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Thursday, June 7, 2018

An Unkindness of GhostsAn Unkindness of Ghosts by Rivers Solomon
My rating: 4 of 5 stars

This one is rather hard to rate for one good reason: It is good, and I did not like it. I would reasonably give this 3.5 stars, but let me explain:

The good.

Really quite wonderful main characters, all full of interesting mixtures. Astra seems to have autism, is rather more gay than not, but more closely binary. She's also strong and pretty brilliant and she also has a tendency to say exactly what she means and do exactly as she wants, regardless of whether it's safe for her to do so. This is a mixed blessing. Theo is a somewhat distant character but he is also fairly nicely rounded, as is a few other of the MC's.

As a study on slavery and cultural abuse taken up ten notches, it is a quite sickening study, and this brings us to the title. Ghosts are Whites. The slavery is almost ship-wide.

It's almost unbearable to read. When you can count up to 90 massive trauma events to your person by the time you reach 40, both of a strictly abusive nature and a sexual one, and this is considered the normal and natural order of things, then you know something is slightly off.

For what this tale does, in making a very varied read and one that illustrates the horrors in so many ways, it is very good.

Now, the bad.

It's almost unbearable to read. If the author is intending to depress the living hell out of me and make me want to end it all because I happen to have white skin, then I shall call her a winner. There is VERY little, other than Theo, to make me think that whites are anything other than complete and utter a**holes.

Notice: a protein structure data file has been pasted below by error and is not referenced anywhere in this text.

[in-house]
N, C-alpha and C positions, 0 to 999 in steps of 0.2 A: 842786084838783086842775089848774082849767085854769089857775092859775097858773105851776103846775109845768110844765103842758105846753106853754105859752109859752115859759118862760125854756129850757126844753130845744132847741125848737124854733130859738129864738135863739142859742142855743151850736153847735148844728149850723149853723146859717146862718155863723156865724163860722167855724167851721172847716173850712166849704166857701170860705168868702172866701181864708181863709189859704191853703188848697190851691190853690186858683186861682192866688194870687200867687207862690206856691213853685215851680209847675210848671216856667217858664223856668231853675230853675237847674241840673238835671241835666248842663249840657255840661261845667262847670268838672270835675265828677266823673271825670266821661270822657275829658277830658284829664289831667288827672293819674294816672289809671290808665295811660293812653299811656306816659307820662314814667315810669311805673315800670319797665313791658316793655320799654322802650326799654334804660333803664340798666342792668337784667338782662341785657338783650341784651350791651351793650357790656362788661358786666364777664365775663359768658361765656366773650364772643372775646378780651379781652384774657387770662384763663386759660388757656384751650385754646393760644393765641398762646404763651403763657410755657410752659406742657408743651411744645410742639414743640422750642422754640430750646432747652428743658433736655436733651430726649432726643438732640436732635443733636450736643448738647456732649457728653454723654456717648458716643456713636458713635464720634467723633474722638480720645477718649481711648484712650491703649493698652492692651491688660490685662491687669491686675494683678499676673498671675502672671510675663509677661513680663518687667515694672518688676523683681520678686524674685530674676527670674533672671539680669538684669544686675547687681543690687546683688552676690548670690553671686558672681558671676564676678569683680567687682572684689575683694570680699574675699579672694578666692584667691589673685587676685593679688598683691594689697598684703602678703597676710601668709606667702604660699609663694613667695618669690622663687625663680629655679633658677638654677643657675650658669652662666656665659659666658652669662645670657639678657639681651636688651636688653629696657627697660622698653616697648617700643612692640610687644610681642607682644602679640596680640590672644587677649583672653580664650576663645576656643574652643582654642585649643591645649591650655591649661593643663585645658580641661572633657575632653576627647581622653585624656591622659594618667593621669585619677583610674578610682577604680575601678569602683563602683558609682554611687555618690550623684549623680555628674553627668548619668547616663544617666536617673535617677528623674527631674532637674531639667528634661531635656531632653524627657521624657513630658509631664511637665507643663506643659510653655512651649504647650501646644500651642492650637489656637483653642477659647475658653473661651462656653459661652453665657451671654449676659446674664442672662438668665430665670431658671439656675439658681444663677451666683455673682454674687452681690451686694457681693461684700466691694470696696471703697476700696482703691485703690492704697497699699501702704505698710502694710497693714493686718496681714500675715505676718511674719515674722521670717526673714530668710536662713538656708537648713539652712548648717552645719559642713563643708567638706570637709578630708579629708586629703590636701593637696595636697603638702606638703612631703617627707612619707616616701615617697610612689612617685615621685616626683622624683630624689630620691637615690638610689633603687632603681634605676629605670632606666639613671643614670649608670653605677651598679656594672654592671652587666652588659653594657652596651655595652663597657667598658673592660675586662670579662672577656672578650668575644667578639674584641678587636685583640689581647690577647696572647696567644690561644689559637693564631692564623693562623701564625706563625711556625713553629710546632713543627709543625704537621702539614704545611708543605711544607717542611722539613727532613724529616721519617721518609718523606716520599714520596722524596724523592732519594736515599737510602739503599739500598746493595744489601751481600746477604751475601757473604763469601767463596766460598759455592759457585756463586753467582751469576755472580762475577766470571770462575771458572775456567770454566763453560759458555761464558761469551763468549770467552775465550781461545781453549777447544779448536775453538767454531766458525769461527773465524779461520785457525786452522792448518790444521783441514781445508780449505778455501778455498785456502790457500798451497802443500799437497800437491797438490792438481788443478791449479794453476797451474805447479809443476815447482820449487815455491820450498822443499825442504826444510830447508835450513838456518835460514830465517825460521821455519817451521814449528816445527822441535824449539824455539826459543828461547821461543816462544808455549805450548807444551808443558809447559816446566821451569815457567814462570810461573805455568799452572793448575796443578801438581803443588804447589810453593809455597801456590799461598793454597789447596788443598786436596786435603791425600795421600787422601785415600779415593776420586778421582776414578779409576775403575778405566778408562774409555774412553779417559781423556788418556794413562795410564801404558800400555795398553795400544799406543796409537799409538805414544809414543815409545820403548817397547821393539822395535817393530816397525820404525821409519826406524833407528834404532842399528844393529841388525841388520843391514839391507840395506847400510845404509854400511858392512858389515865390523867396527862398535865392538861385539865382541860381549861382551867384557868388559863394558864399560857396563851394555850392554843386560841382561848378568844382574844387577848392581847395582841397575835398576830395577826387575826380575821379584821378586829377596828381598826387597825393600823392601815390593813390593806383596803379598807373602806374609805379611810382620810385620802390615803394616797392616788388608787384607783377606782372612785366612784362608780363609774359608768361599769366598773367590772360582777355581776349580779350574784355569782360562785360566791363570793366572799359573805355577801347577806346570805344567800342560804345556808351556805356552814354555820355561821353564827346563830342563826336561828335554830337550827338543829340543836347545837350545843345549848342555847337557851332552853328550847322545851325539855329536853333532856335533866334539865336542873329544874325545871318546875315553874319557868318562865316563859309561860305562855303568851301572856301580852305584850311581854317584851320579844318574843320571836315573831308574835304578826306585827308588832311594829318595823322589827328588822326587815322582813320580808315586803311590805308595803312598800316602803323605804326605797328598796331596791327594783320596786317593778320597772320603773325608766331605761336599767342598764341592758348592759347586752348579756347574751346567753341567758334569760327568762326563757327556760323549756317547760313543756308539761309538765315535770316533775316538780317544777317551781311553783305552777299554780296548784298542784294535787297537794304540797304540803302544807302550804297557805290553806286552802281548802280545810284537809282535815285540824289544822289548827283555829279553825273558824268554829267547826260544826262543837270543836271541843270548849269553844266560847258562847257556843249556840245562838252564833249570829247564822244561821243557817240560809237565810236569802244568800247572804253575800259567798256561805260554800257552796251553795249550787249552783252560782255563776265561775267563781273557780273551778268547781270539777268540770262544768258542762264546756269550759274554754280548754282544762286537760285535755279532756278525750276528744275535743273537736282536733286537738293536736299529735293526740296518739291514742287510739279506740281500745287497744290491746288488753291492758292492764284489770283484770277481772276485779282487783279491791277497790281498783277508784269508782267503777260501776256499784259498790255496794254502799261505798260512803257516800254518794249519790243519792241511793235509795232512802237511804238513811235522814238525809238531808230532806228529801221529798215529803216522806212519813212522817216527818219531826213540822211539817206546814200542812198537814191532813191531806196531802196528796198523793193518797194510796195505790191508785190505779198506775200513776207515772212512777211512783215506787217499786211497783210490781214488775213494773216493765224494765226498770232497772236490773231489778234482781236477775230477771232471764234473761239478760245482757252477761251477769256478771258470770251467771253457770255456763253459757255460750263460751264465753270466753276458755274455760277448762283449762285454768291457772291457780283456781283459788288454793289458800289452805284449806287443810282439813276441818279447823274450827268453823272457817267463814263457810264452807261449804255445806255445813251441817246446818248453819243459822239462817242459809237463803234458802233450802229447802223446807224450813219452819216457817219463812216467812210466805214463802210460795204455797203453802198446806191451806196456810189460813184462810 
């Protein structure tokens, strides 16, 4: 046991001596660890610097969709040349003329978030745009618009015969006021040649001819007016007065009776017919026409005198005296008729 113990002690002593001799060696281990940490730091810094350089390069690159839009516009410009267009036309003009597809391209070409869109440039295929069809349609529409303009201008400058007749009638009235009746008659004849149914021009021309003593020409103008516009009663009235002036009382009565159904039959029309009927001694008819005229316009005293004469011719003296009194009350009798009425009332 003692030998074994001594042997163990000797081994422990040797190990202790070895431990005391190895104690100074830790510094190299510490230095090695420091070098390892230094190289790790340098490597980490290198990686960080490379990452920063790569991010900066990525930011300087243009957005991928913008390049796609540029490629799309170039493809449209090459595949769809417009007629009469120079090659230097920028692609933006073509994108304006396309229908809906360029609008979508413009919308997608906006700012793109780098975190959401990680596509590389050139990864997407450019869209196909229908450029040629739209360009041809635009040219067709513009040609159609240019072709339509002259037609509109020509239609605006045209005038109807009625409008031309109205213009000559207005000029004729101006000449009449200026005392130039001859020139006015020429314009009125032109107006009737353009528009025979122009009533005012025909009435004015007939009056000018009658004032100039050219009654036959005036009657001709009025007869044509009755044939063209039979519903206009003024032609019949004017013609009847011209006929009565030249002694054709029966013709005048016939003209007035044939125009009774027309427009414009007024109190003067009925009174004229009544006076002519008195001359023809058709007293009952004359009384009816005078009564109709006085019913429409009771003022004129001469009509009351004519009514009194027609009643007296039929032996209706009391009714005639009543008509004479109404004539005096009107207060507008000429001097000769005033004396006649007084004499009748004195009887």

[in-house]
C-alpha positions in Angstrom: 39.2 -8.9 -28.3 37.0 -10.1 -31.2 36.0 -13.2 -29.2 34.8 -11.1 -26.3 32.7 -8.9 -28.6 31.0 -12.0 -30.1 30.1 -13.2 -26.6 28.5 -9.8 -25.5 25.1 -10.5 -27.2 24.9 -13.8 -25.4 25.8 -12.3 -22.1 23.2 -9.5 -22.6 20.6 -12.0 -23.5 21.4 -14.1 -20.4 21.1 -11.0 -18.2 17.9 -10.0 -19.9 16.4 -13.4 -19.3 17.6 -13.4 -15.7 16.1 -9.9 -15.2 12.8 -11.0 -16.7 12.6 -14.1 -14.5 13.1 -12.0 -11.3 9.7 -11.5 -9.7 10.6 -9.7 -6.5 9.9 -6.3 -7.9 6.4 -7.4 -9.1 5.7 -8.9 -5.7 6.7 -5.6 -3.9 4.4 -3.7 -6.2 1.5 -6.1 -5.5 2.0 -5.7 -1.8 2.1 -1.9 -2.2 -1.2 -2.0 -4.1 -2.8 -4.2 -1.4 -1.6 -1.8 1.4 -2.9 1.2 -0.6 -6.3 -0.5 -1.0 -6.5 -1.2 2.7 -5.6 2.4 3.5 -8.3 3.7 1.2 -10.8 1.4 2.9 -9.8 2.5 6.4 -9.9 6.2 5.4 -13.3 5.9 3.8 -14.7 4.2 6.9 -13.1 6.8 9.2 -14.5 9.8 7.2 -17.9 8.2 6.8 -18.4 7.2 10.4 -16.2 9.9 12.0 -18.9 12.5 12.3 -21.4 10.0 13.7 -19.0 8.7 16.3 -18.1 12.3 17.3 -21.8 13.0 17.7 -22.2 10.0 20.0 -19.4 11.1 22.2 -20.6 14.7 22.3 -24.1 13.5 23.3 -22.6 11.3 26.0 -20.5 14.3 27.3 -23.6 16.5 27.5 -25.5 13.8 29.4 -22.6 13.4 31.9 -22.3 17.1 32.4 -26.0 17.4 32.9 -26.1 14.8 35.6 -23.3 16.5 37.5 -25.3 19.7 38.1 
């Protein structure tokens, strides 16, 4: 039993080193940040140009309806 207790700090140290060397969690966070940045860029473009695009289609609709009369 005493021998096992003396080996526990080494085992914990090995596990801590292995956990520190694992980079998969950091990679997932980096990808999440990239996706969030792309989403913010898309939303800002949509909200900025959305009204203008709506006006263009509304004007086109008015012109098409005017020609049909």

All the villains, and I mean the ghosts, are cardboard cutouts of complete and utter evil. A slight taste of a rounded villain or at least a lying rounded villain might have given this whole thing a bit more meat. As it was, I just learned to hate and hate and hate and hate and hate and hate. Maybe I need to be more clear... it's tiring to hate so much. Emotionally. Intellectually. Everything.

And then there's an SF reason to dislike this novel. If I am to accept the premise that a generational starship can be made, maintained, and piloted for an unknown number of years on a slave-race, then this is doable. It's a completely dystopian (turn your mind off) SF trope, applied to a generational starship. Good for reinforcing that whole world-as-prison mentality, NOT good for rational thought.


I kept asking myself that one question, over and over and over. WHY? Ignore the how. Social structures can be maintained indefinitely with a little ruthlessness and power, even with the possibility of revolution. My big question is WHY would anyone put a bunch of slaves on a high-tech, easily destroyable, long-term spaceship? You need a VERY educated workforce, and one that is more than willing to go the extra effort not to punch holes in hulls or start random fires that can wipe out the entire crew. Instead, we have fires and rifles here. On a spaceship. Okay. Turn off the mind. Got it. Assume it's super high-tech, as is implied by the computer at the end or the hints at faster FASTER travel through space. I beg the question again. WHY all the hate, hate, hate? I'm talking about the ghosts. If they hate so much, why didn't they just gather themselves up with a bunch of robots and go *uck off to some other planet, if it's so easy to have a bunch of a**holes GET a generational spaceship in the first place? Why bring along a slave-workforce to abuse at all? Especially when you KNOW it's bound to turn bad?

Religion could have been an answer, but the closest we get to that is the ghosts calling themselves gods. So, not developed. Even the Pharaohs had a rich and varied social system to account for the pyramids.

No. This is just social inequity, massive abuse built into the culture, a bit of cool character-building, and lots of really difficult (emotional) reading. It's not hard to follow or enjoy, otherwise.

So? Good and bad. It really depends on what you're looking for. A rich SF this is not. A heartbreaking tale of a world-prison? This is.

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